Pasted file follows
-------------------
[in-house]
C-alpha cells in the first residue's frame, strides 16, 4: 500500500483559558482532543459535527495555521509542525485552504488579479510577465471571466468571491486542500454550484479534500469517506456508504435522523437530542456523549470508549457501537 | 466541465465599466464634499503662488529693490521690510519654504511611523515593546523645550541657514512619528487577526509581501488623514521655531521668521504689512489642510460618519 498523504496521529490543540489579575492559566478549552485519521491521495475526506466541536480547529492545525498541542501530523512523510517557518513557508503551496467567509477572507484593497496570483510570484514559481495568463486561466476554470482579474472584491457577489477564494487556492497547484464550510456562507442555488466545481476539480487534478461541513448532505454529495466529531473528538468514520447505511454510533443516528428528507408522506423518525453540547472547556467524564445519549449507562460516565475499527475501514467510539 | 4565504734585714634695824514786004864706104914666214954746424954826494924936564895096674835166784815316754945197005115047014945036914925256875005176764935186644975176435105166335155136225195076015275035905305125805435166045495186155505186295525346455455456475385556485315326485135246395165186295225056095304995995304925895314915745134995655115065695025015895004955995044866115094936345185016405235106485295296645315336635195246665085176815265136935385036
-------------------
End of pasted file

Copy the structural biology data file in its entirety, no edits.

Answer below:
[in-house]
C-alpha cells in the first residue's frame, strides 16, 4: 500500500483559558482532543459535527495555521509542525485552504488579479510577465471571466468571491486542500454550484479534500469517506456508504435522523437530542456523549470508549457501537 | 466541465465599466464634499503662488529693490521690510519654504511611523515593546523645550541657514512619528487577526509581501488623514521655531521668521504689512489642510460618519 498523504496521529490543540489579575492559566478549552485519521491521495475526506466541536480547529492545525498541542501530523512523510517557518513557508503551496467567509477572507484593497496570483510570484514559481495568463486561466476554470482579474472584491457577489477564494487556492497547484464550510456562507442555488466545481476539480487534478461541513448532505454529495466529531473528538468514520447505511454510533443516528428528507408522506423518525453540547472547556467524564445519549449507562460516565475499527475501514467510539 | 4565504734585714634695824514786004864706104914666214954746424954826494924936564895096674835166784815316754945197005115047014945036914925256875005176764935186644975176435105166335155136225195076015275035905305125805435166045495186155505186295525346455455456475385556485315326485135246395165186295225056095304995995304925895314915745134995655115065695025015895004955995044866115094936345185016405235106485295296645315336635195246665085176815265136935385036